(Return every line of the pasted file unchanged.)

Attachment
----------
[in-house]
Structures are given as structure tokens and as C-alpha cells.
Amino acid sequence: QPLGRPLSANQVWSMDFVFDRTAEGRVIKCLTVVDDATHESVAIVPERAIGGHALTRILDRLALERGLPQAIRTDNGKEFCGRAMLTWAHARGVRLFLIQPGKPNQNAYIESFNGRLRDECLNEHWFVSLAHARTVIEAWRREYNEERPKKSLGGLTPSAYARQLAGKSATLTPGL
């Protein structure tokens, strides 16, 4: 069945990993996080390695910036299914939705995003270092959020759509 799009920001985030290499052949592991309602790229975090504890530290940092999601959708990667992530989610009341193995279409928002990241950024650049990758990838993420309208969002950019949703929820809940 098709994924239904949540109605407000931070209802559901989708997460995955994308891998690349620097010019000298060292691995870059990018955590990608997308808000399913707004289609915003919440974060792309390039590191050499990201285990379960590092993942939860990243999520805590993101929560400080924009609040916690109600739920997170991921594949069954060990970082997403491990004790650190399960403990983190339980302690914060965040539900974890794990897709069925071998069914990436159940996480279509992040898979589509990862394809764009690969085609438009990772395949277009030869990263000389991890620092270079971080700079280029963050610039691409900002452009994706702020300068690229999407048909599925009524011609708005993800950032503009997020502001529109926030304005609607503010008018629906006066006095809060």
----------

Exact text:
[in-house]
Structures are given as structure tokens and as C-alpha cells.
Amino acid sequence: QPLGRPLSANQVWSMDFVFDRTAEGRVIKCLTVVDDATHESVAIVPERAIGGHALTRILDRLALERGLPQAIRTDNGKEFCGRAMLTWAHARGVRLFLIQPGKPNQNAYIESFNGRLRDECLNEHWFVSLAHARTVIEAWRREYNEERPKKSLGGLTPSAYARQLAGKSATLTPGL
């Protein structure tokens, strides 16, 4: 069945990993996080390695910036299914939705995003270092959020759509 799009920001985030290499052949592991309602790229975090504890530290940092999601959708990667992530989610009341193995279409928002990241950024650049990758990838993420309208969002950019949703929820809940 098709994924239904949540109605407000931070209802559901989708997460995955994308891998690349620097010019000298060292691995870059990018955590990608997308808000399913707004289609915003919440974060792309390039590191050499990201285990379960590092993942939860990243999520805590993101929560400080924009609040916690109600739920997170991921594949069954060990970082997403491990004790650190399960403990983190339980302690914060965040539900974890794990897709069925071998069914990436159940996480279509992040898979589509990862394809764009690969085609438009990772395949277009030869990263000389991890620092270079971080700079280029963050610039691409900002452009994706702020300068690229999407048909599925009524011609708005993800950032503009997020502001529109926030304005609607503010008018629906006066006095809060």